In it, but not of it. TPM DC
Wrapping up their annual retreat on Friday, GOP leaders unveiled their plan: they intend to pass legislation that raises the country's borrowing authority for three months, and establish that if Congress fails to approve a budget in that time, members will not be paid.
In Speaker John Boehner's words: "No budget, no pay."
"Next week, we will authorize a three month temporary debt limit increase to give the Senate and House time to pass a budget," House Majority Leader Eric Cantor (R-VA) said in a statement. "Furthermore, if the Senate or House fails to pass a budget in that time, Members of Congress will not be paid by the American people for failing to do their job."
Under the plan, if one chamber passes a budget but the other doesn't, then only members of the chamber that passed a budget will get paid, a House GOP leadership aide told TPM.
The change in strategy reflects a major concession from the House GOP's demand that each dollar of debt limit increase come alongside a dollar in spending cuts, and it's not yet clear that conservative House members will be on board. But it's a sign that although GOP leaders saw their initial position as unsustainable, they aren't prepared to fully back down on their desire to use the debt ceiling as leverage to move the needle on budget issues.
"Before there is any long-term debt limit increase, a budget should be passed that cuts spending," said Boehner. "The Democratic-controlled Senate has failed to pass a budget for four years. That is a shameful run that needs to end, this year."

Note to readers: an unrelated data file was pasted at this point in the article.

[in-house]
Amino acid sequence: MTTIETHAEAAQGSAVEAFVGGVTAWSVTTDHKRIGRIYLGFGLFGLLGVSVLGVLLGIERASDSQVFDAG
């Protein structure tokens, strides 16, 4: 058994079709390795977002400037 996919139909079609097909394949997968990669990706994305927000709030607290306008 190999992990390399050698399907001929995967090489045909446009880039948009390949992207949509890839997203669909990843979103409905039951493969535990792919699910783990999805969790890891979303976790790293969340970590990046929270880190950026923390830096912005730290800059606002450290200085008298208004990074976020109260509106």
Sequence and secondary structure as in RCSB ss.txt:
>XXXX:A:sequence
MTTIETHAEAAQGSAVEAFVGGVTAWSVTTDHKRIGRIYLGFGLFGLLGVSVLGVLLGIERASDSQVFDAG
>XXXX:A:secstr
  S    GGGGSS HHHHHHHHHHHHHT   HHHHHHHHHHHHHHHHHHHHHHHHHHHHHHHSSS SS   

The GOP's new approach was met with immediate resistance from the office of Democratic Sen. Patty Murray (WA), the chair of the Budget Committee.
"As Senator Cornyn said today, Republican threats to play politics with the debt limit are nothing more than a negotiating ploy, so we expect them to allow us to raise the debt limit so the government can pay the bills it has already accrued," Eli Zupnick, Murray's spokesman, told TPM in an email. "Republicans should stop using these threats of default to hold our economy hostage, and as always, we are ready to work with them to determine the most productive path toward ending these constant crises and moving toward a balanced, bipartisan, and comprehensive budget deal."
Senate Majority Leader Harry Reid's (D-NV) spokesman Adam Jentleson said Democrats will consider a clean debt limit increase if the House can pass it.
"It is reassuring to see Republicans beginning to back off their threat to hold our economy hostage," Jentleson said in a statement. "If the House can pass a clean debt ceiling increase to avoid default and allow the United States to meet its existing obligations, we will be happy to consider it. As President Obama has said, this issue is too important to middle class families' economic security to use as a ploy for collecting a ransom. We have an obligation to pay the bills we have already incurred -- bills for which many House Republicans voted."